When I was little, I played with my share of action figures. Whether they were from "Star Wars," "Transformers" or even "The Dukes of Hazzard," action figures were a prominent feature on the shelves and the floor of my room.
I thought about those days when I heard about a new movie in the works, based loosely on the old G.I. Joe comic books, cartoons and action figures.
Notice, I said, "loosely."
I didn't have any G.I. Joes when I was growing up, but like most kids my age, I was, at least, familiar with the concept. I can still hear, in my head, the words "G.I. Joe, a real American hero" as sung in the commercials for those little soldiers.
So, when I heard about the changes that would be made to G.I. Joe in this new film, I was taken aback. It seems Paramount Pictures, which will distribute the film, is turning G.I. Joe into more of an international hero. The term "G.I.J.O.E" will now be acronym that stands for "Global Integrated Joint Operating Entity."
Apparently, the film's producers want Joe to appeal more to a worldwide audience, and in today's world, an American military hero is unable to do that. So, it's "bye-bye Joe," and "Hello, politically-correct farce."
I suppose instead of being a real American hero, the new Joe will be "an authentic United Nations lapdog." That'll inspire people.
Some might say, "What are you getting bent out of shape about? It's a comic book character. It's an action figure." That's true, but for many people in years past, Joe symbolized American military strength, and in his own way, he filled people with a sense of pride in the armed forces.
Certainly, the era and political climate in which G.I. Joe became famous is far removed from that of today. After all, I'm writing this column on the anniversary of terror attacks against the United States, something few of us could conceive in the mid-1980s when Joe became a military icon.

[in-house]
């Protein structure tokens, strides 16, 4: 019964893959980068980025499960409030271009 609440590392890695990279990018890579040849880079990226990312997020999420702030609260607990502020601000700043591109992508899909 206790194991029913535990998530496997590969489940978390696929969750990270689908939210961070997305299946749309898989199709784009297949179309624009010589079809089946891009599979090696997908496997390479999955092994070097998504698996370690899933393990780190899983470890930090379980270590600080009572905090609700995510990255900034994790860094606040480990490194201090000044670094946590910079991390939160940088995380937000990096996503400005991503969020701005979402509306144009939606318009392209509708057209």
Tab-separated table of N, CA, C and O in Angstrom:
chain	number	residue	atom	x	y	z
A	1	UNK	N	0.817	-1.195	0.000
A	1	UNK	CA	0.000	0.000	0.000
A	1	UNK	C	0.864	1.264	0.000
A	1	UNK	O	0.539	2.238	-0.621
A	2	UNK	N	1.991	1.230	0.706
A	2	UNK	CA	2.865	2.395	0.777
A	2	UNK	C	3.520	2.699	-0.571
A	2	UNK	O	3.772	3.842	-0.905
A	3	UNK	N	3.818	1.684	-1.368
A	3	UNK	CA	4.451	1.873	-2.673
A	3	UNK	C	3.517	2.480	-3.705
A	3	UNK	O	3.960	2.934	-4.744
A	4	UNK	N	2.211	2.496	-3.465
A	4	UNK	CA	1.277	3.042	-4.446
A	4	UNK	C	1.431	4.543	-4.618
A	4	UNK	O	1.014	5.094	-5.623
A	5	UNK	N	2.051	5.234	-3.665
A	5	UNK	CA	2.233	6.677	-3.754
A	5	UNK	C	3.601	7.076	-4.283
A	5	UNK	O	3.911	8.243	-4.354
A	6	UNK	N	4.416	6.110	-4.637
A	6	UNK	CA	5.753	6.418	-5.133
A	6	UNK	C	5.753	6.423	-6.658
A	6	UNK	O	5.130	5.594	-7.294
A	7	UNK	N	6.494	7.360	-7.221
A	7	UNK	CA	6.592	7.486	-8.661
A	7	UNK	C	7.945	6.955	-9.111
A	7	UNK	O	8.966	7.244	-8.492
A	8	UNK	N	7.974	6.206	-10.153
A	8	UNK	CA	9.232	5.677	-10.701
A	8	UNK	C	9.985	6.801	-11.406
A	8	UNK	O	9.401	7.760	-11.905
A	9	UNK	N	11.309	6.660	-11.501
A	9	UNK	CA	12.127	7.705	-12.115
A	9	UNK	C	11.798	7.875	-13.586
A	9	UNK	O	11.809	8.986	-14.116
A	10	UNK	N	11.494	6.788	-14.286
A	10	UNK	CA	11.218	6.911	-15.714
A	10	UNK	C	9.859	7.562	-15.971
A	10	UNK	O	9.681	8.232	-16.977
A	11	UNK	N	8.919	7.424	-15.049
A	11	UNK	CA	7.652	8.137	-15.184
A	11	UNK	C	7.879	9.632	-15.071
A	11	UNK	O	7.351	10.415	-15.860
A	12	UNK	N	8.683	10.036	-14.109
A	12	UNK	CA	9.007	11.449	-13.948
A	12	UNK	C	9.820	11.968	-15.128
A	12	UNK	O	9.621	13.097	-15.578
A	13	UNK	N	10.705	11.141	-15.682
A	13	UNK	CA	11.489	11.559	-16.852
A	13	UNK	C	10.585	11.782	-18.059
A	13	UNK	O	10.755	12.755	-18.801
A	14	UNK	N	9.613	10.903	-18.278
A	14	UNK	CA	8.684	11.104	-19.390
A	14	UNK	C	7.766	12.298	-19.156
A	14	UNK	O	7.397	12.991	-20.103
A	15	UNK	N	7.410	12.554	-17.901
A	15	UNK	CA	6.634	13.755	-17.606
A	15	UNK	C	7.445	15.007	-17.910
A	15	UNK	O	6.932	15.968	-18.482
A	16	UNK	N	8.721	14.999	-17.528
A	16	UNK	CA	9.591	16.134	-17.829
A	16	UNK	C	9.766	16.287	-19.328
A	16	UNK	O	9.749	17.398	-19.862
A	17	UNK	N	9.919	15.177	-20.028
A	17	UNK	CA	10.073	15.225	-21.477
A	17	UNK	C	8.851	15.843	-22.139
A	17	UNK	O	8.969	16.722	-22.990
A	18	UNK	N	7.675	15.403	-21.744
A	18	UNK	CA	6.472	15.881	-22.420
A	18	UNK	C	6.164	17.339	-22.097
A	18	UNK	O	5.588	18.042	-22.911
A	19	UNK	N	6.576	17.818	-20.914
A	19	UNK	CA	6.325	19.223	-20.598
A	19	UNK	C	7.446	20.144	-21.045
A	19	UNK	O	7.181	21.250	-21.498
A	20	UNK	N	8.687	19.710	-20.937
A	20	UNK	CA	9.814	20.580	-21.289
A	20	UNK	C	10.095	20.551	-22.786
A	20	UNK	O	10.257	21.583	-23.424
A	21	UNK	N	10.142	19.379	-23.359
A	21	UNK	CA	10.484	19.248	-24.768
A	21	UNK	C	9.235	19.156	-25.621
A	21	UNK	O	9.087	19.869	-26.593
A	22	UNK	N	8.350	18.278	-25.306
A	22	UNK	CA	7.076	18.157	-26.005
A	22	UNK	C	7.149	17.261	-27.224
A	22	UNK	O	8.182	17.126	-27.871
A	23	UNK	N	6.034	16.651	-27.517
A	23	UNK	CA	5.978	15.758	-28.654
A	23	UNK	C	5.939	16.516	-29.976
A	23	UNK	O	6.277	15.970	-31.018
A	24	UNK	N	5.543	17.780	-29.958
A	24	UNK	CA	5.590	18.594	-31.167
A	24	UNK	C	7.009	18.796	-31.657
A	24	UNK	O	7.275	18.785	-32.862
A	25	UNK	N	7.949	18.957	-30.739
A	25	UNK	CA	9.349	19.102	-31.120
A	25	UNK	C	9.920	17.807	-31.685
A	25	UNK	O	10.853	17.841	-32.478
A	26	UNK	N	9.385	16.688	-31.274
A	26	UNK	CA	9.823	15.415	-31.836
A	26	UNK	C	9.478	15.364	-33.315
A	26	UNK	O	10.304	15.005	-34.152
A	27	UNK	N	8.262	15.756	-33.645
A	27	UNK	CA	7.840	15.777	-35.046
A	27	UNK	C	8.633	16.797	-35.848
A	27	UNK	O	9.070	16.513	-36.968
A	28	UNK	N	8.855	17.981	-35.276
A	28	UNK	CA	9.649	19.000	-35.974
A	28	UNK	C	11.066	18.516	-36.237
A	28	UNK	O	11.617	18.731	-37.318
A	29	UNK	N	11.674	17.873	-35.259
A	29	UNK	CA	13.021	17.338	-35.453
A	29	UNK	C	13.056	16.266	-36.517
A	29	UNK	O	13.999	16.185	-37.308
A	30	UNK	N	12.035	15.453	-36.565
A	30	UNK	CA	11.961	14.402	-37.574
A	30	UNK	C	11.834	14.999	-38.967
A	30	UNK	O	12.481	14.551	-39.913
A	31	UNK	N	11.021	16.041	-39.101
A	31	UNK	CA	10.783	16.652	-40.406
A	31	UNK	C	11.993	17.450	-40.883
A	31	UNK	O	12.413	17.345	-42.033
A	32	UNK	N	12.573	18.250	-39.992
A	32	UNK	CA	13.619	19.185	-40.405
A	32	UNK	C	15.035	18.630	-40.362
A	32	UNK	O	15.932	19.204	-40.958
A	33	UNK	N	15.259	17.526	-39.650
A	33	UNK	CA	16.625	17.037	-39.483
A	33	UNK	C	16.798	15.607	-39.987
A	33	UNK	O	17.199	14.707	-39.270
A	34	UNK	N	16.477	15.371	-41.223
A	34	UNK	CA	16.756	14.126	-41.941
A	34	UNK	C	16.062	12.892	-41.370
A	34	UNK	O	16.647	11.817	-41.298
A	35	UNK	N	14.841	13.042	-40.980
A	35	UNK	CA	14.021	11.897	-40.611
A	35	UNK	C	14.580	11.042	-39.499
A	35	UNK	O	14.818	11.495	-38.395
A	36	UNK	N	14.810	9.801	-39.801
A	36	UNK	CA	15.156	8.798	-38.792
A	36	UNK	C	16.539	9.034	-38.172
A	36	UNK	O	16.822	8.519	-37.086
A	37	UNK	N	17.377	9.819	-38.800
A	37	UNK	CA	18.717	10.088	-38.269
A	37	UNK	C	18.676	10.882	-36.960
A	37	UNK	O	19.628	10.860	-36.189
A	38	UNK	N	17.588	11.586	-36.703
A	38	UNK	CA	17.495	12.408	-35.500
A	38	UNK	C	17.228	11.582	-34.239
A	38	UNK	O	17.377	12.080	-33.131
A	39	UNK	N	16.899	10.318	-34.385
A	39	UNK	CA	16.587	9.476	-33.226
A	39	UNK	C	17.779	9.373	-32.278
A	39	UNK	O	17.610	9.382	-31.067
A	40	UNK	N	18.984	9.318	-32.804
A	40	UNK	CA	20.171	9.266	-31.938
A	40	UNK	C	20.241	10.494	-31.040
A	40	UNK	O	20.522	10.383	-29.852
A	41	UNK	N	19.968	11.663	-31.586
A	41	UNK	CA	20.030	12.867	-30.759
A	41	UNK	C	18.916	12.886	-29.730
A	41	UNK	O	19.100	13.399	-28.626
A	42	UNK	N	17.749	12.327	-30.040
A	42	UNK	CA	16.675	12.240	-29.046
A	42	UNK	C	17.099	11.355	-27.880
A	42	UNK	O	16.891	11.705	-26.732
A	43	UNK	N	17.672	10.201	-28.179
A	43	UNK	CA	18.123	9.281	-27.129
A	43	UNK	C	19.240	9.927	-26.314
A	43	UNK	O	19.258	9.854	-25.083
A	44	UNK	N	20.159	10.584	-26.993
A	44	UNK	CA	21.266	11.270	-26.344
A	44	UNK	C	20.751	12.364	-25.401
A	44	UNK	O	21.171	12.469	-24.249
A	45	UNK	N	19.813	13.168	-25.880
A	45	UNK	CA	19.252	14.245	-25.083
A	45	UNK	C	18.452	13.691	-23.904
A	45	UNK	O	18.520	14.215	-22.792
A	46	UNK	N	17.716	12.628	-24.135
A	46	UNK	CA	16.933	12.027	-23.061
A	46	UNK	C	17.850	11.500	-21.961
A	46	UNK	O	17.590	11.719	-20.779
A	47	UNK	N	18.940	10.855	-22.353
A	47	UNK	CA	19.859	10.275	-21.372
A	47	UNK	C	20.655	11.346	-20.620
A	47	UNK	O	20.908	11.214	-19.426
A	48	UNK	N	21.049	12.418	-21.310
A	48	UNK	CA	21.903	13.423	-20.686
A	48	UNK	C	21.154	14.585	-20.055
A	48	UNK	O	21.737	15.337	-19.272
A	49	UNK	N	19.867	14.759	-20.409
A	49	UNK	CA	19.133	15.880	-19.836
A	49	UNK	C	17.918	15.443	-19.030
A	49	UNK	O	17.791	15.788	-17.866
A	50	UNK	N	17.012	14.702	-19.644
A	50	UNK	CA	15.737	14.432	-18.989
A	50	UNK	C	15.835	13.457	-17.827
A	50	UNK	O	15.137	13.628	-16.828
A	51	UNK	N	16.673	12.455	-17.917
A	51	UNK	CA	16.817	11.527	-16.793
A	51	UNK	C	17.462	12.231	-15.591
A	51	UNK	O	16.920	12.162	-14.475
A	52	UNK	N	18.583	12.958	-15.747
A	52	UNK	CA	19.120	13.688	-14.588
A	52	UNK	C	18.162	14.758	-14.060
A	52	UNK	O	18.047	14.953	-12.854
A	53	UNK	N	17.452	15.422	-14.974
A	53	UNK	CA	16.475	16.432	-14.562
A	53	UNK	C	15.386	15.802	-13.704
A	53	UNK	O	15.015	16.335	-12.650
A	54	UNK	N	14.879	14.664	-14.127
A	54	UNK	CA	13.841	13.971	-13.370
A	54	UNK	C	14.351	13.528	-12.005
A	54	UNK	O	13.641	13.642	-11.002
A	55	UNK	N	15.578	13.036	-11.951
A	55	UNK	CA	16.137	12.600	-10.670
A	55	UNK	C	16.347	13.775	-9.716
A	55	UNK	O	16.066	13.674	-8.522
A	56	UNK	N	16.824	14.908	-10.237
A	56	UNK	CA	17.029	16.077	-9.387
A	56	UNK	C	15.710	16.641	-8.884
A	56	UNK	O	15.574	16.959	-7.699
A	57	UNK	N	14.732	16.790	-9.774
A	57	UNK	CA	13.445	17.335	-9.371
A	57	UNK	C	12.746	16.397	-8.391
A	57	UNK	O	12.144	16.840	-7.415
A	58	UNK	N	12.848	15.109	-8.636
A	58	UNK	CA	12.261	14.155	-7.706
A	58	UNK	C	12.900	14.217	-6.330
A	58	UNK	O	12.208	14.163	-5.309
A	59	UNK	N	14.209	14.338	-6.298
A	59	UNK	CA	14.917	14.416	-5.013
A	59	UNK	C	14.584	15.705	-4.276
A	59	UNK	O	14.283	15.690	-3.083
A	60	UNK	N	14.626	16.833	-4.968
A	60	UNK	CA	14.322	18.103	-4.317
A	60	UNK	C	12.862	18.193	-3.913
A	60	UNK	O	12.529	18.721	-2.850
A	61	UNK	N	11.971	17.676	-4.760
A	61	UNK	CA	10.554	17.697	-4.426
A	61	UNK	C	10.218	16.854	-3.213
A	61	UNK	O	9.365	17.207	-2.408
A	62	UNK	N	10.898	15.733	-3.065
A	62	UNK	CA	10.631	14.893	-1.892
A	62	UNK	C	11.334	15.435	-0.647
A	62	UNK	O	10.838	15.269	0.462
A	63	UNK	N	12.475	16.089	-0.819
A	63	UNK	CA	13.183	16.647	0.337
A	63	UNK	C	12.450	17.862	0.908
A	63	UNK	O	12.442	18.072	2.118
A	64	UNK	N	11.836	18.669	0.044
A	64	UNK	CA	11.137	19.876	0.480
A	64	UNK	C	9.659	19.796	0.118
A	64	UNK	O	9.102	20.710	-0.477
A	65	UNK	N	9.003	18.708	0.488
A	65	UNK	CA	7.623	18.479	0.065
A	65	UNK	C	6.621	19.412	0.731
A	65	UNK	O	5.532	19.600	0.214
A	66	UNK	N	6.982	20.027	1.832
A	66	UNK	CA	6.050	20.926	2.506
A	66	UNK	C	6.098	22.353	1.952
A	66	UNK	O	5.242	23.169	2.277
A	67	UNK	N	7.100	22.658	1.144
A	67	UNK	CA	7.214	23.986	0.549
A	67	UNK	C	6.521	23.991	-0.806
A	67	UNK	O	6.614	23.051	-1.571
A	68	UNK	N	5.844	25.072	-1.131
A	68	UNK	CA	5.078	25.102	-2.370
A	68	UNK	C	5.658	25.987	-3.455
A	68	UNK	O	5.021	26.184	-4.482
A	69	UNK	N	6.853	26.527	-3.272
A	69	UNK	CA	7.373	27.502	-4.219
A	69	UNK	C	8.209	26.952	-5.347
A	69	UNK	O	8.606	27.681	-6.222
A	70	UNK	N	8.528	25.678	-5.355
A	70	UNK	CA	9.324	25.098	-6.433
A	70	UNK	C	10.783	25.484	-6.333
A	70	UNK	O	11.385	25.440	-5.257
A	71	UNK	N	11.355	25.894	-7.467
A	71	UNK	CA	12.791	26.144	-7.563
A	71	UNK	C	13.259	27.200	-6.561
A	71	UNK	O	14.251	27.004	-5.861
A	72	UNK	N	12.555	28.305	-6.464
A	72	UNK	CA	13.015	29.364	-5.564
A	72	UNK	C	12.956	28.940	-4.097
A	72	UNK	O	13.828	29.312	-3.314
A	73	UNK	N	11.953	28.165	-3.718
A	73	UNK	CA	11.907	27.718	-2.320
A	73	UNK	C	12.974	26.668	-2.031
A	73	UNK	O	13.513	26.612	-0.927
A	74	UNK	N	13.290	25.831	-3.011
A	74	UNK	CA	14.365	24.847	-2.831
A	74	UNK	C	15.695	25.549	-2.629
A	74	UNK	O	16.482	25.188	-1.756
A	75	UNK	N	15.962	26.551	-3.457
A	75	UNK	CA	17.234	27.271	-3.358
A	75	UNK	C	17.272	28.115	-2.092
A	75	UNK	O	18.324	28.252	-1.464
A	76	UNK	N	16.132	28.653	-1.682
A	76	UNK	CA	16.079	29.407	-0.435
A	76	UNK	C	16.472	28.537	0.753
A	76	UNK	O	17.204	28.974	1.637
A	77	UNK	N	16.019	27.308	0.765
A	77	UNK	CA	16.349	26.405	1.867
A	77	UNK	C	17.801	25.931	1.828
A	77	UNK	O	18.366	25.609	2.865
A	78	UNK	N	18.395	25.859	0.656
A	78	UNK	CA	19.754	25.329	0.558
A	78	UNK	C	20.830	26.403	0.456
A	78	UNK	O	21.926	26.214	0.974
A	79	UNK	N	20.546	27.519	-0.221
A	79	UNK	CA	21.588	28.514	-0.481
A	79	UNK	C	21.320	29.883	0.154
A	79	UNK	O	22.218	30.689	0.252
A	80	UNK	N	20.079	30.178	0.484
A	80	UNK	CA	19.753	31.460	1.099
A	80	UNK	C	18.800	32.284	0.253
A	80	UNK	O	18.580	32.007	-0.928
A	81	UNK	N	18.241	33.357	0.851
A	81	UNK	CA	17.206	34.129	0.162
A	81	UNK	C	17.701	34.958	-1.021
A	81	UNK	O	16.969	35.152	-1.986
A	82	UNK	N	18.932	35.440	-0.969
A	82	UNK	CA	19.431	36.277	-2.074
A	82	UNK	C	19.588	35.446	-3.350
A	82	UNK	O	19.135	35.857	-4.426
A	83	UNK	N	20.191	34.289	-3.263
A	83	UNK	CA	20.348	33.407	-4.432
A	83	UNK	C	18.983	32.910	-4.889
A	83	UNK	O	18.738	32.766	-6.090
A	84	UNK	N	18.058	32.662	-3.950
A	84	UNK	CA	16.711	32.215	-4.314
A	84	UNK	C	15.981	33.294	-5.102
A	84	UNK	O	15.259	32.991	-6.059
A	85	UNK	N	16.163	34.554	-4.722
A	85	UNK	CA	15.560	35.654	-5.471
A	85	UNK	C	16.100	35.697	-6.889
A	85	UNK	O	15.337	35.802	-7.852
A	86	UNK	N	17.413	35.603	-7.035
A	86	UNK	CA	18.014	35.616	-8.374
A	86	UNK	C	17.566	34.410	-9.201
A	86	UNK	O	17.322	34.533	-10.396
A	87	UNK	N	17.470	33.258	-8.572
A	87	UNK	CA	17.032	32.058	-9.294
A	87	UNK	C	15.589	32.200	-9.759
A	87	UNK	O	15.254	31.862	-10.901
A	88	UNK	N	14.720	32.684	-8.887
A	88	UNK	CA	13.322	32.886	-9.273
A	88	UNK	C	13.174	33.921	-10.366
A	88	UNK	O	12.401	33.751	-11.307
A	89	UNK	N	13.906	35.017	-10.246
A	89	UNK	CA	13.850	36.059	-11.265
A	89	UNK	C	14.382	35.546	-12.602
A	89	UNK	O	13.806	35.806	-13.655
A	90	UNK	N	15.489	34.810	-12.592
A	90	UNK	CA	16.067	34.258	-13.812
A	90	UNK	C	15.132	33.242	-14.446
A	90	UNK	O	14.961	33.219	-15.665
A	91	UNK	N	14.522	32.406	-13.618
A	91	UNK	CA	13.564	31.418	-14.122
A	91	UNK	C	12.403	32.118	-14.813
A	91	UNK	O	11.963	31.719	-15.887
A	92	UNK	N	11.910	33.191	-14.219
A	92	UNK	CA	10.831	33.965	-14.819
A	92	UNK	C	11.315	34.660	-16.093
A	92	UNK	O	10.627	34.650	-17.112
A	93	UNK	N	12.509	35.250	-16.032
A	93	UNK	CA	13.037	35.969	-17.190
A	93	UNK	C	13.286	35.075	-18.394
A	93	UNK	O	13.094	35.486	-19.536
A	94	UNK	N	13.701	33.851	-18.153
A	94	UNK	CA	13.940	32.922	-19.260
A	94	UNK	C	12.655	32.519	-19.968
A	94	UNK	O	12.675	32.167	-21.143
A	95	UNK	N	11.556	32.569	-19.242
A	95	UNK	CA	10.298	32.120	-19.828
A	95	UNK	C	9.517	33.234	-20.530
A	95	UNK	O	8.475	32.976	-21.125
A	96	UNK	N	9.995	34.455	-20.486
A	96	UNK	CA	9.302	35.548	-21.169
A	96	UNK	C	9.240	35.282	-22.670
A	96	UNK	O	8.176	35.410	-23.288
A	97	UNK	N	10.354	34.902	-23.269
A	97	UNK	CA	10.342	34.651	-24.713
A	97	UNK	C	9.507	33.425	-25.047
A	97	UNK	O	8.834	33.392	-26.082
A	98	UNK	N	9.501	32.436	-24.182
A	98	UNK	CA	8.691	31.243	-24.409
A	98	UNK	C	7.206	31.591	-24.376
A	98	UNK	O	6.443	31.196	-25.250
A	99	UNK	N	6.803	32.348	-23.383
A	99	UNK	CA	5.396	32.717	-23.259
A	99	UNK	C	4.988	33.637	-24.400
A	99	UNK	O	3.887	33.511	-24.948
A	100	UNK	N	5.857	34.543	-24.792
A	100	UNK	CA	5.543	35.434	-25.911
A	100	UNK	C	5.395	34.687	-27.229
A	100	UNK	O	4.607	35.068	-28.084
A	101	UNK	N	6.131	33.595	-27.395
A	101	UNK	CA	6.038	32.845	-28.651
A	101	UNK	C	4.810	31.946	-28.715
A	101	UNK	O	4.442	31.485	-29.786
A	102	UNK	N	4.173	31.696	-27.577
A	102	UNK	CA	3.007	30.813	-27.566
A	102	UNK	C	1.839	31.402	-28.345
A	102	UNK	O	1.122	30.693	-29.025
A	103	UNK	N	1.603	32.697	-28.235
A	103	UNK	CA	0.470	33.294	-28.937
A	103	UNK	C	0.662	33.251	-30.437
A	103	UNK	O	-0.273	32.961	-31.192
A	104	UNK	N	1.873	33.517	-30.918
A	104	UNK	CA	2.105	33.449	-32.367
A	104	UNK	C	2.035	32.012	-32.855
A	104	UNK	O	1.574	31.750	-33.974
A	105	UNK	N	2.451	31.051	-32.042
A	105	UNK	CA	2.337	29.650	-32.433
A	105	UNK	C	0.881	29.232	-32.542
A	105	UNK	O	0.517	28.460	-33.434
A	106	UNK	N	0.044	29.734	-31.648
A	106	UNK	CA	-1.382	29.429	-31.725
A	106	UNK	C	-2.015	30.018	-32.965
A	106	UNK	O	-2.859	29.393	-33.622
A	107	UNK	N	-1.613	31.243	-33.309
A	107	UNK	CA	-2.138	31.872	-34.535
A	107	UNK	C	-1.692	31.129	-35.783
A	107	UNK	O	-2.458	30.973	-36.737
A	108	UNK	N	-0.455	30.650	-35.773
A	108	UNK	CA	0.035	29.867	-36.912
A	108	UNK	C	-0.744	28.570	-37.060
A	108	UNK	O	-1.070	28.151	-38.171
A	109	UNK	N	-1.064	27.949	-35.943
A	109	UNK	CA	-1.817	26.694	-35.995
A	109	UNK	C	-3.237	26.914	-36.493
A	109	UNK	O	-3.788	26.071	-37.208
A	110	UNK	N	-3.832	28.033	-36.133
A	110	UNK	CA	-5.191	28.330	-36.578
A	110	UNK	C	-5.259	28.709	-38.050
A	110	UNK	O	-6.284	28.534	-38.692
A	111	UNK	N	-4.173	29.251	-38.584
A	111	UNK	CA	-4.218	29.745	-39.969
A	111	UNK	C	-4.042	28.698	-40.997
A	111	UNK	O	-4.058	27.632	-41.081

But what does it say about the attitude of some in Hollywood when the desire to bring back an American action hero takes a back seat to a desire to pacify other countries?
That's the real issue here. It's not about an action figure. It's about those who say portraying the American military in a positive light isn't the way to go because it won't draw money on the other side of the world.
Those people forget that when G.I. Joe originally came on the scene, he was a symbol of U.S. soldiers who fought during World War II. Now, that symbol and the generation it depicted have been deemed not worthy of preserving in the upcoming film.
Once upon a time, movies about military figures instilled a sense of pride in the men and women who serve our country in uniform, and in our country in general. Somewhere along the line, that sense of pride has been lost. Even G.I. Joe isn't safe anymore. What does that say about the rest of us, those who love this country and aren't afraid to say so?
Jason A. Smith covers crime and courts for the Henry Daily Herald. He can be reached at (770) 957-9161 or via e-mail at firstname.lastname@example.org.